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A June 28th Deadline to See Inside the Mind of Rock Critic Lester Bangs

06/26/2015 03:58 pm ET | Updated Jun 26, 2016

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Lester Bangs December 14, 1948 - April 30, 1982

"How To Be a Rock Critic" running through June 28th at Kirk Douglas Theatre Rehearsal Space Culver City

I'l never forget the email:

Hello, this is Ben Fong-Torres. Congratulations on your new show, I'd love to do an interview with you if you have the time this week. Just let me know. And again, congratulations, as a listener of yours I think it's great...

What? THE Ben Fong-Torres wanted to talk to me. The guy the movie Almost Famous is about, the guy that's spent time in hotel rooms with superstars? You see, as a writer for Billboard and other publications, he was a rock star to me. Because he was, and is, a ROCK JOURNALIST. This guy had the creds, this was no blogger, no frustrated musician with a grudge, this was the real deal. He lived the life, and survived.

So did Lester Bangs, in fact, they were contemporaries. I didn't know that until I saw the photos as part of the lobby display of How to Be a Rock Critic at the Center Theatre Group's Kirk Douglas Theatre Rehearsal Space in Culver City, CA. It only runs for a few more days, until June 28th so you have to go now.

Jensen as Bangs in the Production

The intimacy of the theatre works for this production. It's a one man show, starring Erik Jensen, who created it based on the writings of Lester Bangs with partner Jessica Blank (who directs). Bangs was a writer at Rolling Stone and Creem. He was called at one point the greatest American Rock critic and was influential in the genre; in fact, he is credited as first using the term "punk" to describe, well, what would become Punk Rock.

Bangs was born in Escondido, CA and after a rocky childhood answered an ad in Rolling Stone for reader's reviews. He would soon become a scathing critic, demanding musicians give Rock the respect he felt it deserved as a genre, and when they didn't in his eyes, he unleashed his pen. In fact, in 1973 Jann Wenner fired him for "disrespecting musicians" after a harsh review of Canned Heat.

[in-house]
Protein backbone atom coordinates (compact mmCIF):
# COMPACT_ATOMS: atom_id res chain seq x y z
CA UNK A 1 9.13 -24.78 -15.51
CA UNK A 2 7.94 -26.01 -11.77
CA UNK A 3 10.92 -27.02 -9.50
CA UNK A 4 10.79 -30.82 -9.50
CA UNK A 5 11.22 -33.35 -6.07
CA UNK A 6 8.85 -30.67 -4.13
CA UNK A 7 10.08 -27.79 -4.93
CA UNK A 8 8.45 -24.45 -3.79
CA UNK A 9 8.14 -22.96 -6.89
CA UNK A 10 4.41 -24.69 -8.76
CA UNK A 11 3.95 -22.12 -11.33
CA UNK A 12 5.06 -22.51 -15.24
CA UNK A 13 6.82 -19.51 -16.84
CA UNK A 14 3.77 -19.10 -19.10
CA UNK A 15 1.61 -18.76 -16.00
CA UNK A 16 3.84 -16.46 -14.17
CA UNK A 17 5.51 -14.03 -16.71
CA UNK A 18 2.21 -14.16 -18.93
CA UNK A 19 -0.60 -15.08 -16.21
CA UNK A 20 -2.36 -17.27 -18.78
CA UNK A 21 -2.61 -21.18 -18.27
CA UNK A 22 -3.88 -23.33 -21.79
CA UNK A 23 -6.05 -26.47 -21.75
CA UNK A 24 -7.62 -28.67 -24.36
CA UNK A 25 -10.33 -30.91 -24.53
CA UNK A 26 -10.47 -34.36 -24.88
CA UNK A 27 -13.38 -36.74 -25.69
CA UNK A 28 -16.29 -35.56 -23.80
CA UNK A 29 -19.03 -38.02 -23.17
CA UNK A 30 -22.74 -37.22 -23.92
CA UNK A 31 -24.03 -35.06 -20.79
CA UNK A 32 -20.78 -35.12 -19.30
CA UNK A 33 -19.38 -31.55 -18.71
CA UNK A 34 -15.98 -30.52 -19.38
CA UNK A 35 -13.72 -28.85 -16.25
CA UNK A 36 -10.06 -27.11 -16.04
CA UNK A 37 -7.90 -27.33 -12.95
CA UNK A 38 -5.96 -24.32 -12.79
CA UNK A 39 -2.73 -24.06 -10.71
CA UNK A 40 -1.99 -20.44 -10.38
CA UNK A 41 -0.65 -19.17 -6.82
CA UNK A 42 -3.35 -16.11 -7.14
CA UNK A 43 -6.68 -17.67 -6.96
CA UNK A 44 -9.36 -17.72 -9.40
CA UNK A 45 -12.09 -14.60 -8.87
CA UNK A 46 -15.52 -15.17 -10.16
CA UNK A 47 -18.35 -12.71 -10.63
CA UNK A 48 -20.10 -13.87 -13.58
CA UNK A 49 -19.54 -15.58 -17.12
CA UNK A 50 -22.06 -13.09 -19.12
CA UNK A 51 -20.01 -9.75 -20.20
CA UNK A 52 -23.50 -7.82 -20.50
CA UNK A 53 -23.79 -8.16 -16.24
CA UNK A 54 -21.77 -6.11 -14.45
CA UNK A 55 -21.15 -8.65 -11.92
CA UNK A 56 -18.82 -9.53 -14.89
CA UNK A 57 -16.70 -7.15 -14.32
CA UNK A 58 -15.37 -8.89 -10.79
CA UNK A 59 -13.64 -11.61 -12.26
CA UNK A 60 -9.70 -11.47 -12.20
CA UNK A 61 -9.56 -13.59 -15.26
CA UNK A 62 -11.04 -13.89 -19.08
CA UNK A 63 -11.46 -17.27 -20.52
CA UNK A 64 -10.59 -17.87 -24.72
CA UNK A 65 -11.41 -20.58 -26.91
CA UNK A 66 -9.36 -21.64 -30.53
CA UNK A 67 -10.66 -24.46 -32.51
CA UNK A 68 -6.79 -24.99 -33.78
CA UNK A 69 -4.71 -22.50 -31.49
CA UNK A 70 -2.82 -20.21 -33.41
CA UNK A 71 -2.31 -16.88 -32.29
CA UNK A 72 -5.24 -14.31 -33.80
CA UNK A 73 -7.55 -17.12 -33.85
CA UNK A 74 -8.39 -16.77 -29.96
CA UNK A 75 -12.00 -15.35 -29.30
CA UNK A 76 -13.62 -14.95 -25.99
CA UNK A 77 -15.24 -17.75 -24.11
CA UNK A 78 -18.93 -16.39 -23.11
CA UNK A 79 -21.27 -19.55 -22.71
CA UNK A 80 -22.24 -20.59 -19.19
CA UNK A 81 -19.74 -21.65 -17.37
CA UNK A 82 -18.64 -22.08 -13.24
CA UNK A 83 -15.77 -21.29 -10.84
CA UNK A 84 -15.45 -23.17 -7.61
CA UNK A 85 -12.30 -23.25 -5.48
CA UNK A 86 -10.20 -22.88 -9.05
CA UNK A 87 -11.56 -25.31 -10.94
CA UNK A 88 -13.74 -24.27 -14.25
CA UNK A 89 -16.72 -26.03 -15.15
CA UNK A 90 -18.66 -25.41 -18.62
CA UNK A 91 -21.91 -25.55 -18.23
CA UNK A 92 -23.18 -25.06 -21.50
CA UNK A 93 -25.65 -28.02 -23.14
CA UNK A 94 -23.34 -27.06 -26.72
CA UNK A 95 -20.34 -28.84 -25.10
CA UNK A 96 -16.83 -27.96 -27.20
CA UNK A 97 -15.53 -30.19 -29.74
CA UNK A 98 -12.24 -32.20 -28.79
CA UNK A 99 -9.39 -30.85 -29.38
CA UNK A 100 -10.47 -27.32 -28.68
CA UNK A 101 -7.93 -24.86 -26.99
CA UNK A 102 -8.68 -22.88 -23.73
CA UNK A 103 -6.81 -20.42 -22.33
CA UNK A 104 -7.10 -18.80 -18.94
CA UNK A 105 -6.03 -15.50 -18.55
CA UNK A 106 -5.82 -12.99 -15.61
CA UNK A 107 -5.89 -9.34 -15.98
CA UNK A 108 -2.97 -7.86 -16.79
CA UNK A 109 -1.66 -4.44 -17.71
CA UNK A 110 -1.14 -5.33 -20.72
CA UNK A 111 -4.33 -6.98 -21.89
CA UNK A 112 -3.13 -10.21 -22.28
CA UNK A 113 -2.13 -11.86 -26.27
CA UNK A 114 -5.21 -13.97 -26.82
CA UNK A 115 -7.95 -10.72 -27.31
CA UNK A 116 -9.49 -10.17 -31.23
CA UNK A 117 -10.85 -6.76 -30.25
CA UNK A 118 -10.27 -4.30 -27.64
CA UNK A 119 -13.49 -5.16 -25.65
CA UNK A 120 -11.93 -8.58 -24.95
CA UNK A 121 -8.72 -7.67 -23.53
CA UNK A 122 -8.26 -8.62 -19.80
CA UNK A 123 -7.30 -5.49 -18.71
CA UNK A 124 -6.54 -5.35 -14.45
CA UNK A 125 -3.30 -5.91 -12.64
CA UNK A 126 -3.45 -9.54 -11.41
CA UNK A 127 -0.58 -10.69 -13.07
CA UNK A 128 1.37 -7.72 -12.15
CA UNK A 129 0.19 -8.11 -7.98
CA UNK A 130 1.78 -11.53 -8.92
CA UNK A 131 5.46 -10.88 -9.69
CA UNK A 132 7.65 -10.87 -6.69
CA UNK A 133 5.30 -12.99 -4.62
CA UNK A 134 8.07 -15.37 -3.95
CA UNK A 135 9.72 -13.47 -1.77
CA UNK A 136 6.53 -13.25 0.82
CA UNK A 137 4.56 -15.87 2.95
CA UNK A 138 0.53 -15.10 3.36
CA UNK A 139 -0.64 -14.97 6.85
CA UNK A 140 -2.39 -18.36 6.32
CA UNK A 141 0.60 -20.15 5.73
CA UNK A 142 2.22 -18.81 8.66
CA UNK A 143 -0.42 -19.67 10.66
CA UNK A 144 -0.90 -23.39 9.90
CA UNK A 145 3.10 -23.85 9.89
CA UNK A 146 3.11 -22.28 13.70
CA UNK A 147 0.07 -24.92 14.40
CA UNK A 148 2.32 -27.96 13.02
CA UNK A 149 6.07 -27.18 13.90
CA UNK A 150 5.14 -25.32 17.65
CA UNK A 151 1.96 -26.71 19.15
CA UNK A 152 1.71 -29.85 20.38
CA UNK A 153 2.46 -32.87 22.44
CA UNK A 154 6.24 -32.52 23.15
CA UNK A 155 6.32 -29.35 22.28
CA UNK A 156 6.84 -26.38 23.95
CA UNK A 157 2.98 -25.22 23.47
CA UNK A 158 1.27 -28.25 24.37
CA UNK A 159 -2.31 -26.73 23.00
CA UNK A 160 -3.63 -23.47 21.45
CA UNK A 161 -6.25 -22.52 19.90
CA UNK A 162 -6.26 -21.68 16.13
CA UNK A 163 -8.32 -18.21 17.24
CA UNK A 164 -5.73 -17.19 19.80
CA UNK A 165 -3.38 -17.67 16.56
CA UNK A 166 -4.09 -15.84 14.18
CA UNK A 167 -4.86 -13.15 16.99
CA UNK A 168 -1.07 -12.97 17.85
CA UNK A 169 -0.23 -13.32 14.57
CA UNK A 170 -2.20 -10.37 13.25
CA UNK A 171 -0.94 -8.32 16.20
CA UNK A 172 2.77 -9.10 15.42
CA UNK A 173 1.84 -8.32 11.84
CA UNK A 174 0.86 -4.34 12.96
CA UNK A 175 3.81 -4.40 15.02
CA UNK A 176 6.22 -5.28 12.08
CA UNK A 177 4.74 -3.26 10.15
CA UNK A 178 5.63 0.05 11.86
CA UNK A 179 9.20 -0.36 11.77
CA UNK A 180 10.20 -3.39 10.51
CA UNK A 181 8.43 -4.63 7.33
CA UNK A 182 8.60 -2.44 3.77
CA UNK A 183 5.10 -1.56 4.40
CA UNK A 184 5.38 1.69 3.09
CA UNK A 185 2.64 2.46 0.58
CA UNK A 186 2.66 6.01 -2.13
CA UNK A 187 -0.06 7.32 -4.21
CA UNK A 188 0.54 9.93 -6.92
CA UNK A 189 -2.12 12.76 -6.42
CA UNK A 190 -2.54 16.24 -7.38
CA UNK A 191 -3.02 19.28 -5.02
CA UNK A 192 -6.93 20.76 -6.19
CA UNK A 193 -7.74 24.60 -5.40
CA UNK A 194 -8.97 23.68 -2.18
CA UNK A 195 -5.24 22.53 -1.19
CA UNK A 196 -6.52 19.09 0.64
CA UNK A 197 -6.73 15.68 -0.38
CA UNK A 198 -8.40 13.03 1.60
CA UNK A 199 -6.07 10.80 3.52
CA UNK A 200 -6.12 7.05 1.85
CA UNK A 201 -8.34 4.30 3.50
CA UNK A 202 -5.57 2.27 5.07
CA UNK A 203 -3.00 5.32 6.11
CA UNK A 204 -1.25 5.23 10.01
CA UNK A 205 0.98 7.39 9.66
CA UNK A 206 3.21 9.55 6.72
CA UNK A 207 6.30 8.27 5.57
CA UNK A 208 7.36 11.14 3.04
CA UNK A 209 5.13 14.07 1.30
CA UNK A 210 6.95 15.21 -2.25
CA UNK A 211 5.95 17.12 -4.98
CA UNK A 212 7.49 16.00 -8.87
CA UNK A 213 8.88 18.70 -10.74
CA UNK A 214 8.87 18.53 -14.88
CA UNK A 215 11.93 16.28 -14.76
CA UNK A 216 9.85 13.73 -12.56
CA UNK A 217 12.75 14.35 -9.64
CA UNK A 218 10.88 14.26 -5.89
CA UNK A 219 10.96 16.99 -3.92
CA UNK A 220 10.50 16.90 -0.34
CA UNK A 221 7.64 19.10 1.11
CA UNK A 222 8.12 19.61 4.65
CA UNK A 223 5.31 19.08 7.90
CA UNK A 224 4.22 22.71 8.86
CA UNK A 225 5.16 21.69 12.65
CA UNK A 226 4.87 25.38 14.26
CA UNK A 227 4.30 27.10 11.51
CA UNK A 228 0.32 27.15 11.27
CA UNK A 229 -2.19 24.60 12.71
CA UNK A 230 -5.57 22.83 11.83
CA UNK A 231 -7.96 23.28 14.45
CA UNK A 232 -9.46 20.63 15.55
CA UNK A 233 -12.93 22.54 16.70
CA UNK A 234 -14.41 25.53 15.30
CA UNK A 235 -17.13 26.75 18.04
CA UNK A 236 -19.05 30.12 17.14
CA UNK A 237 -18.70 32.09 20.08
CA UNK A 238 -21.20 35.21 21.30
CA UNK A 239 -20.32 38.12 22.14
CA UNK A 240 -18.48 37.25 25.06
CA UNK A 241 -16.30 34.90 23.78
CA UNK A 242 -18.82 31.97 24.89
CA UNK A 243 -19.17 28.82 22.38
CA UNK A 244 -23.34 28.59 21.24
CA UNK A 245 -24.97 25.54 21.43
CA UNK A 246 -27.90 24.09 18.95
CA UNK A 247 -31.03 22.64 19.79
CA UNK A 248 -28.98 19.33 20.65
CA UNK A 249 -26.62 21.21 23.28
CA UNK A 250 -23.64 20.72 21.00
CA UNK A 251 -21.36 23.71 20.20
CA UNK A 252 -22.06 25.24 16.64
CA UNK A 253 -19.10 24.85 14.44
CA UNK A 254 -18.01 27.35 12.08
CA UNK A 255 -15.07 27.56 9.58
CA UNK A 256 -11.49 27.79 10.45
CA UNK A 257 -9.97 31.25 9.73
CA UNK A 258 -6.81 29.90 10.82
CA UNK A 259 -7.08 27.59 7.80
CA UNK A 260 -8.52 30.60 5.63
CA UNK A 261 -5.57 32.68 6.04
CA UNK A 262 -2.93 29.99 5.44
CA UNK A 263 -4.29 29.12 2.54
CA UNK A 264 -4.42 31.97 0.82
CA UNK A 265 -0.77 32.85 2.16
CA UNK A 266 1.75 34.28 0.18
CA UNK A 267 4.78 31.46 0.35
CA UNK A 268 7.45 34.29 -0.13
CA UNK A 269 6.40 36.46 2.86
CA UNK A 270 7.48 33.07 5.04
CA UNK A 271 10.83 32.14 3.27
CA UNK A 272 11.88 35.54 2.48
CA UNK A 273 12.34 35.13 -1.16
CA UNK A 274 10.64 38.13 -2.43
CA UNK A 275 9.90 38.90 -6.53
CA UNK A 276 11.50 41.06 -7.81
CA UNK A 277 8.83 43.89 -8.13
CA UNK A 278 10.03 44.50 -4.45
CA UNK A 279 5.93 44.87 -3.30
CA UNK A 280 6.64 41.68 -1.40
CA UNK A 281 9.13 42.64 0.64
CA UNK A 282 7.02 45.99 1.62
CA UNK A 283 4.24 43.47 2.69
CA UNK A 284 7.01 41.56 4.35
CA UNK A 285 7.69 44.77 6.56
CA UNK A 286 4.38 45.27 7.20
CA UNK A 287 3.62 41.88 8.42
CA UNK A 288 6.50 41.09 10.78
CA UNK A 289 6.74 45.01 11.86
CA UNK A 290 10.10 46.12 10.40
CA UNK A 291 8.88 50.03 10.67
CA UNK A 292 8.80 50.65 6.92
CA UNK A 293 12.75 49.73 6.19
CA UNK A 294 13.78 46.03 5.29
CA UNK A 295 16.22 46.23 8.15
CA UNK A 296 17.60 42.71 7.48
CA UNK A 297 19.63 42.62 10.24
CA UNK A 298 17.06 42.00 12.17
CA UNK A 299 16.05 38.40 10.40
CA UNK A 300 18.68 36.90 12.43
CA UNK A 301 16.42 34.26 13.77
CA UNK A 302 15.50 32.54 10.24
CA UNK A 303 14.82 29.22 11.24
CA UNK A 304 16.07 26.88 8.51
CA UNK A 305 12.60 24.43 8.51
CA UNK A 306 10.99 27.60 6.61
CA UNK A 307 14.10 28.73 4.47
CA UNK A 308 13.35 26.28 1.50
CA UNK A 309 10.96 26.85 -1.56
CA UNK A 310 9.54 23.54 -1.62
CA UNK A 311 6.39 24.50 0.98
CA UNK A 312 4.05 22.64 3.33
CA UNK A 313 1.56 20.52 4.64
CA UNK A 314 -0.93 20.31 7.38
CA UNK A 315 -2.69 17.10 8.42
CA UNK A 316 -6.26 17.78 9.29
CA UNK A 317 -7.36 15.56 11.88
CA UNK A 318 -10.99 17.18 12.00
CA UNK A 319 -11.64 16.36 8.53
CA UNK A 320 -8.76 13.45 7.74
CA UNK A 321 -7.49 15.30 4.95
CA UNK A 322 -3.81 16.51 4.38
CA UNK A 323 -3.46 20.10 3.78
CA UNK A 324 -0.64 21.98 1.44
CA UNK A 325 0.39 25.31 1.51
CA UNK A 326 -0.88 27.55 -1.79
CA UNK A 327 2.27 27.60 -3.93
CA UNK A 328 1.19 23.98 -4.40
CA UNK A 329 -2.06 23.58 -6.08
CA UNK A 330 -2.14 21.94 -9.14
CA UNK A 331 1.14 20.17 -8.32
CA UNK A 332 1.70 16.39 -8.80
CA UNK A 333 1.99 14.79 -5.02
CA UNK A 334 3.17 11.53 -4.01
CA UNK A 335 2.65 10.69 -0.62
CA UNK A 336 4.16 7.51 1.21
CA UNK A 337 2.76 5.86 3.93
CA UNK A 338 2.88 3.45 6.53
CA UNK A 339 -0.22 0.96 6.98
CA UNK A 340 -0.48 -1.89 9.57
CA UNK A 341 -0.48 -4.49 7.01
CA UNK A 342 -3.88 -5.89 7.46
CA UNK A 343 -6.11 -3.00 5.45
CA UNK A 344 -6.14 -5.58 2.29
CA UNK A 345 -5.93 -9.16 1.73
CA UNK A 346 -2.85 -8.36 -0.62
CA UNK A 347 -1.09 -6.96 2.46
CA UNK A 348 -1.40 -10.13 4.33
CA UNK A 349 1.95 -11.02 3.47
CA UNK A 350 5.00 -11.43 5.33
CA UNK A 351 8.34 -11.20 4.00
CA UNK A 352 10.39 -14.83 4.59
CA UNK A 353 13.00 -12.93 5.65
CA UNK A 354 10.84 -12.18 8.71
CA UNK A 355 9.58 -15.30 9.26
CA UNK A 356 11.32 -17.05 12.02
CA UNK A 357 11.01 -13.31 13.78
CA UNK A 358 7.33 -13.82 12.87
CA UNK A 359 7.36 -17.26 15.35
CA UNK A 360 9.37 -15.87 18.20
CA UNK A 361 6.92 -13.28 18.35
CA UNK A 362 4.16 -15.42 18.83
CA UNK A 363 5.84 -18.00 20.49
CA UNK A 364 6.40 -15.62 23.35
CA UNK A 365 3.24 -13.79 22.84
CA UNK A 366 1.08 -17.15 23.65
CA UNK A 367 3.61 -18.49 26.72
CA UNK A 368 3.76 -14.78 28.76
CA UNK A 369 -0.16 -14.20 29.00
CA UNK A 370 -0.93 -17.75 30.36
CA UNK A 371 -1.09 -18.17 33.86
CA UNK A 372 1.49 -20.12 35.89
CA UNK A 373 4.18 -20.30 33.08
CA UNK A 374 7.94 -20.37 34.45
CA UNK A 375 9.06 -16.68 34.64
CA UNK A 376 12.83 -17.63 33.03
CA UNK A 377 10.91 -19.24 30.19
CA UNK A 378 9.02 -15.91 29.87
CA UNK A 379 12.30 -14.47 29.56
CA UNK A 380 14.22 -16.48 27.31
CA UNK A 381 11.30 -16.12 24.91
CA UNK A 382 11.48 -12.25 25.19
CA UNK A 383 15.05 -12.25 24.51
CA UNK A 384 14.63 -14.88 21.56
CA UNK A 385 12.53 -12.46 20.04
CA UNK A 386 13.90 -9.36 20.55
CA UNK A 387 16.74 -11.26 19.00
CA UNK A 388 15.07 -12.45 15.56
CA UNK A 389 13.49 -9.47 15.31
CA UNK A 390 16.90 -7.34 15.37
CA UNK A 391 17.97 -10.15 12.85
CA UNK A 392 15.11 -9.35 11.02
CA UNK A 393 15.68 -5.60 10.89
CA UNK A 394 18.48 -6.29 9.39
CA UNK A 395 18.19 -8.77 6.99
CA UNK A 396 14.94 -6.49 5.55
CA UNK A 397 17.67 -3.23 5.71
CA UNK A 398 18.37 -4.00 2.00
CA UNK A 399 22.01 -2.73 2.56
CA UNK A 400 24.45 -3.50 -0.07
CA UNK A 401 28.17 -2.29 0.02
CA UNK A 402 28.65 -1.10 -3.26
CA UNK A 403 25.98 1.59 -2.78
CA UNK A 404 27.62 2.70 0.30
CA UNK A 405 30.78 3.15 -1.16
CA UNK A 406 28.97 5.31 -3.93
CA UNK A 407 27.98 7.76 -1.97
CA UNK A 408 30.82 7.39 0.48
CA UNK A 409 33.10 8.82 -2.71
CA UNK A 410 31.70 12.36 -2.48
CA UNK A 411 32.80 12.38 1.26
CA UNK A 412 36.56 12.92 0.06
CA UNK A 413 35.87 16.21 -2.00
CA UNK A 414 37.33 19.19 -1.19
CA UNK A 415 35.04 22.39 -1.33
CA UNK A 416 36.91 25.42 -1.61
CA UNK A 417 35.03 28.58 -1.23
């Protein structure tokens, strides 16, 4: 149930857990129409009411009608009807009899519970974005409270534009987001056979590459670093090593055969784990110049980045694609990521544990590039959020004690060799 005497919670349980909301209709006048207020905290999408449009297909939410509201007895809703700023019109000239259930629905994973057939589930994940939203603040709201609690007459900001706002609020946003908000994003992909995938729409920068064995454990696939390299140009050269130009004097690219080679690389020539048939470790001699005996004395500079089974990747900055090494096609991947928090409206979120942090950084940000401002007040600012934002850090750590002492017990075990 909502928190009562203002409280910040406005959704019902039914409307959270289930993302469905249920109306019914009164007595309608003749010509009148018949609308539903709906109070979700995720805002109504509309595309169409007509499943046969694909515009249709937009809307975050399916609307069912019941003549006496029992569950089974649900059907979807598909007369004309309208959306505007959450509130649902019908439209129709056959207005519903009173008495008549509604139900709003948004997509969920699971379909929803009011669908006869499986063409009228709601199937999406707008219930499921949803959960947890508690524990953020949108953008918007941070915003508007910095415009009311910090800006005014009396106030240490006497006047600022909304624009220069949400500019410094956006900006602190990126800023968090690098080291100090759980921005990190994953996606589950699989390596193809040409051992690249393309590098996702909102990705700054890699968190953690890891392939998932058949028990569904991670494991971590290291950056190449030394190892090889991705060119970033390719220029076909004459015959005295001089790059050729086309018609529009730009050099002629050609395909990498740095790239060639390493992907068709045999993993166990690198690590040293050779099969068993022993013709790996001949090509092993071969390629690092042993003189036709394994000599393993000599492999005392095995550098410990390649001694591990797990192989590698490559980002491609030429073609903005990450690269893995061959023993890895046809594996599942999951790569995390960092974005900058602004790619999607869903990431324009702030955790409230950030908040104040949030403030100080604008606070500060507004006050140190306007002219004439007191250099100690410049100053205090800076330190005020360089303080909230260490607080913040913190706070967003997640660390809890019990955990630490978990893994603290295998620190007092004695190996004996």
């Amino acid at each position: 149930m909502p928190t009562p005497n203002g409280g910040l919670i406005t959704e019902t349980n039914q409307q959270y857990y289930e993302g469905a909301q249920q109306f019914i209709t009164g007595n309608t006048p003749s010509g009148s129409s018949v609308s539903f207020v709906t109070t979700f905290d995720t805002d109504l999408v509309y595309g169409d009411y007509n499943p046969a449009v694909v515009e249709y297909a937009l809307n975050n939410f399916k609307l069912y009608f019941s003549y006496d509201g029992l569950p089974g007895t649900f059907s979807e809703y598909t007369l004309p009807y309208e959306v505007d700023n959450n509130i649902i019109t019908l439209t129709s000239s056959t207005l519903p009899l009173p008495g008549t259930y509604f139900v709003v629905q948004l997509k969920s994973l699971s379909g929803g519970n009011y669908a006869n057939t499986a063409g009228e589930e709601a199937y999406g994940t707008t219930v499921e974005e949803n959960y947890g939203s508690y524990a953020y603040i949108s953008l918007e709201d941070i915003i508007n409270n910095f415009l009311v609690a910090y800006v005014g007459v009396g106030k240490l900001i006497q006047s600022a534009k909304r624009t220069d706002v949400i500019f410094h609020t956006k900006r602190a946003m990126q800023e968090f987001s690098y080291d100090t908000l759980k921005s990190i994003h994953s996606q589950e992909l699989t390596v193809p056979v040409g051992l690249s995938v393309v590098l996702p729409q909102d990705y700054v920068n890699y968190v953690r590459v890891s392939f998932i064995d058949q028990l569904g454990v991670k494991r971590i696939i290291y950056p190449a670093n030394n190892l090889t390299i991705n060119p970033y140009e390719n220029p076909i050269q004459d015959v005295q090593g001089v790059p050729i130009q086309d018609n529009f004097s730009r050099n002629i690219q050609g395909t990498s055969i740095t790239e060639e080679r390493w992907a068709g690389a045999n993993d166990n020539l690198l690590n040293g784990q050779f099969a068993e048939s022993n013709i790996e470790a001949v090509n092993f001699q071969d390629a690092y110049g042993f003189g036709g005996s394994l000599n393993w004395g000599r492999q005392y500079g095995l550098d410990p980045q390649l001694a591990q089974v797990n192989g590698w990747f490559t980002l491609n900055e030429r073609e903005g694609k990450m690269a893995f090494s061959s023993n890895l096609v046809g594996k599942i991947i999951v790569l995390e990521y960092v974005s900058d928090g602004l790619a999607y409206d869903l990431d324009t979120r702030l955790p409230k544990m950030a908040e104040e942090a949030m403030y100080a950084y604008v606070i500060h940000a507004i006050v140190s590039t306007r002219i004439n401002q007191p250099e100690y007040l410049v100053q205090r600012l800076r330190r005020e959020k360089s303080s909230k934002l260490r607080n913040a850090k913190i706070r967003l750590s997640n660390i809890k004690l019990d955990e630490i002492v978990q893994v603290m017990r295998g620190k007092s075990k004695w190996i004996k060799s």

He died of an overdose at 33 and lived a life one would expect of a successful Rock critic in the late 1970s and early 1980s.

Jensen invites us into his living room, a mix of vinyl and beer cans, he breaks the third wall completely and starts a dialogue not just about music and the importance of Rock to so many, but about his struggles and inner demons. He devolves on stage, from gracious host to drunken, drugged out missionary on a journey to make us all see how most everyone and everything about Rock sold out in his mind, how few got it, but when they did, it was transcendental.

In keeping it intimate Blank and Jensen have made it raw at times, uncomfortable. We almost don't want to see his destruction, his rants getting deeper and more etherial with ever pill he takes.

"Screw a diary, you can tell all you need to know about a person from their record collection..." he says walking to the turntable to put on yet another hit now classic but fresh in his time. And he couldn't be more right.

Banks lived hard, drugs, alcohol, sleep deprivation, a true Gonzo journalist in the spirit of Jack Kerouac instead of a music journalist. He was fearless, or stupid, often it's a thin line.

Jensen as Bangs makes us examine music's role in our own lives, as it provides a soundtrack for almost all of our most private moments: alone in the room, sad, depressed; partying with friends; needing inspiration or simple distraction. Music has a special place in the lives of humans and there was a time, those that covered it were as known and famous, or infamous, as the people they covered.

But the life caught up and Bangs left early, as Jensen portrays him simply falling off to his favorite record. Bangs was crestfallen at death, as portrayed by Jensen. The rebellion of Rock, of the early rock of the 60s and 70s gave way to the corporate rock of the 80s and to Bangs it was the biggest breach, the breaking of the Rock commandments, thou shalt not sell out. When it did, he checked out.

Jensen makes a drug-addled character with a giant chip on his shoulder approachable, understandable, even likable. His monologues, while often humorous, each have dramatic weight and one realizes by the end that Bangs had to die in the chaos. The ordered, structured world of music that was emerging, of accountants running record labels and critics toning down interviews and reviews to drive up advertising revenues of the magazines in which they were published was not a world in which he could live. I know, it was in the early 80s that I started writing reviews of plays, movies and music. I would go on to be on the pages of some of the same magazines as Bangs, and magazines went from creative dens of nearly insane people with drugs and alcohol around the office even, to entities housed in glass towers with writers in suits and editors in Mercedes. There's truth in what Jensen is saying as Bangs, music has suffered under the hands of huge corporations, creativity not encouraged unless focus groups say and radio adhering to strict formats and playlists consisting of 30 songs. DJs can't break records any more and critics certainly can't consistently lambaste them if they want their jobs.

Jensen's peak into the mind of Bangs by using his own writings brings to life a character that any lover of classic Rock music should not only want to see, but should serve as a warning to anyone that becoming too consumed by anything, including your art or music, can be deadly.

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